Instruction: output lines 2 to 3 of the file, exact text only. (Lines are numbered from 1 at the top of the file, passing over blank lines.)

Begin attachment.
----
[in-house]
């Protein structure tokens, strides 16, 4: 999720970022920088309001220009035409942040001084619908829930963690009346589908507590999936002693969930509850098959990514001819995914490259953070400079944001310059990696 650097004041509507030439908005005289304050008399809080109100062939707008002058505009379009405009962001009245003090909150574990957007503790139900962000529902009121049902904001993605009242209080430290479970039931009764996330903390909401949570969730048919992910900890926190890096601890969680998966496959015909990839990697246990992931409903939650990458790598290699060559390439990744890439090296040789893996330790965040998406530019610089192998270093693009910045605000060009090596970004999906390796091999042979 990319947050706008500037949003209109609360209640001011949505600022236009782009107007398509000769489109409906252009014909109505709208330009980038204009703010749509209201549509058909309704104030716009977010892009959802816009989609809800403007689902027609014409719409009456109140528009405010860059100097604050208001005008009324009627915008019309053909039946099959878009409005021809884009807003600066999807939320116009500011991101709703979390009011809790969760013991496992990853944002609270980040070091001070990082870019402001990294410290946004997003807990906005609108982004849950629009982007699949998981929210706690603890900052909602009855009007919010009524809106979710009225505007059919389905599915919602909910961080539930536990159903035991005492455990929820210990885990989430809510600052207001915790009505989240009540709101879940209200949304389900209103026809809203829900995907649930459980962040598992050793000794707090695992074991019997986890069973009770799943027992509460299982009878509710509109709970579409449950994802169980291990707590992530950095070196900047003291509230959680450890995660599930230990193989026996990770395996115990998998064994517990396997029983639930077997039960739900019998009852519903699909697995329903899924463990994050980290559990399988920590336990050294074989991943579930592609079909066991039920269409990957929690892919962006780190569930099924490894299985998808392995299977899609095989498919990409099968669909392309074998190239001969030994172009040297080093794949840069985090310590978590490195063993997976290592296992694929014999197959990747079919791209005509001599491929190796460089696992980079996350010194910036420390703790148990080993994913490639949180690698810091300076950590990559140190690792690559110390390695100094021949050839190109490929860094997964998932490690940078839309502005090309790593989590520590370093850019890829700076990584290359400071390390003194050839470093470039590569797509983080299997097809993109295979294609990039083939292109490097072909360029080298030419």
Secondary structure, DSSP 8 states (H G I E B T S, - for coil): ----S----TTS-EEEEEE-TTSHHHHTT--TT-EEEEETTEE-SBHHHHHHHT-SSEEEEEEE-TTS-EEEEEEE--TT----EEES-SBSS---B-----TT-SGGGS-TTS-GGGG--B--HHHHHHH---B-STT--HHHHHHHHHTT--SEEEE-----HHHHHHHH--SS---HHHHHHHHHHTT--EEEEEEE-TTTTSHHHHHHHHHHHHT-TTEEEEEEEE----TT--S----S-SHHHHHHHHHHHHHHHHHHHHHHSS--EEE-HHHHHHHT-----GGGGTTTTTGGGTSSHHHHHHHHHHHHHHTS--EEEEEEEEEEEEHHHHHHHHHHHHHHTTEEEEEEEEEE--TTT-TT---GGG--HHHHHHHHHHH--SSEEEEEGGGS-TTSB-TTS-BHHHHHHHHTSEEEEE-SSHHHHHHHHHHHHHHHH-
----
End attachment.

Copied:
């Protein structure tokens, strides 16, 4: 999720970022920088309001220009035409942040001084619908829930963690009346589908507590999936002693969930509850098959990514001819995914490259953070400079944001310059990696 650097004041509507030439908005005289304050008399809080109100062939707008002058505009379009405009962001009245003090909150574990957007503790139900962000529902009121049902904001993605009242209080430290479970039931009764996330903390909401949570969730048919992910900890926190890096601890969680998966496959015909990839990697246990992931409903939650990458790598290699060559390439990744890439090296040789893996330790965040998406530019610089192998270093693009910045605000060009090596970004999906390796091999042979 990319947050706008500037949003209109609360209640001011949505600022236009782009107007398509000769489109409906252009014909109505709208330009980038204009703010749509209201549509058909309704104030716009977010892009959802816009989609809800403007689902027609014409719409009456109140528009405010860059100097604050208001005008009324009627915008019309053909039946099959878009409005021809884009807003600066999807939320116009500011991101709703979390009011809790969760013991496992990853944002609270980040070091001070990082870019402001990294410290946004997003807990906005609108982004849950629009982007699949998981929210706690603890900052909602009855009007919010009524809106979710009225505007059919389905599915919602909910961080539930536990159903035991005492455990929820210990885990989430809510600052207001915790009505989240009540709101879940209200949304389900209103026809809203829900995907649930459980962040598992050793000794707090695992074991019997986890069973009770799943027992509460299982009878509710509109709970579409449950994802169980291990707590992530950095070196900047003291509230959680450890995660599930230990193989026996990770395996115990998998064994517990396997029983639930077997039960739900019998009852519903699909697995329903899924463990994050980290559990399988920590336990050294074989991943579930592609079909066991039920269409990957929690892919962006780190569930099924490894299985998808392995299977899609095989498919990409099968669909392309074998190239001969030994172009040297080093794949840069985090310590978590490195063993997976290592296992694929014999197959990747079919791209005509001599491929190796460089696992980079996350010194910036420390703790148990080993994913490639949180690698810091300076950590990559140190690792690559110390390695100094021949050839190109490929860094997964998932490690940078839309502005090309790593989590520590370093850019890829700076990584290359400071390390003194050839470093470039590569797509983080299997097809993109295979294609990039083939292109490097072909360029080298030419």
Secondary structure, DSSP 8 states (H G I E B T S, - for coil): ----S----TTS-EEEEEE-TTSHHHHTT--TT-EEEEETTEE-SBHHHHHHHT-SSEEEEEEE-TTS-EEEEEEE--TT----EEES-SBSS---B-----TT-SGGGS-TTS-GGGG--B--HHHHHHH---B-STT--HHHHHHHHHTT--SEEEE-----HHHHHHHH--SS---HHHHHHHHHHTT--EEEEEEE-TTTTSHHHHHHHHHHHHT-TTEEEEEEEE----TT--S----S-SHHHHHHHHHHHHHHHHHHHHHHSS--EEE-HHHHHHHT-----GGGGTTTTTGGGTSSHHHHHHHHHHHHHHTS--EEEEEEEEEEEEHHHHHHHHHHHHHHTTEEEEEEEEEE--TTT-TT---GGG--HHHHHHHHHHH--SSEEEEEGGGS-TTSB-TTS-BHHHHHHHHTSEEEEE-SSHHHHHHHHHHHHHHHH-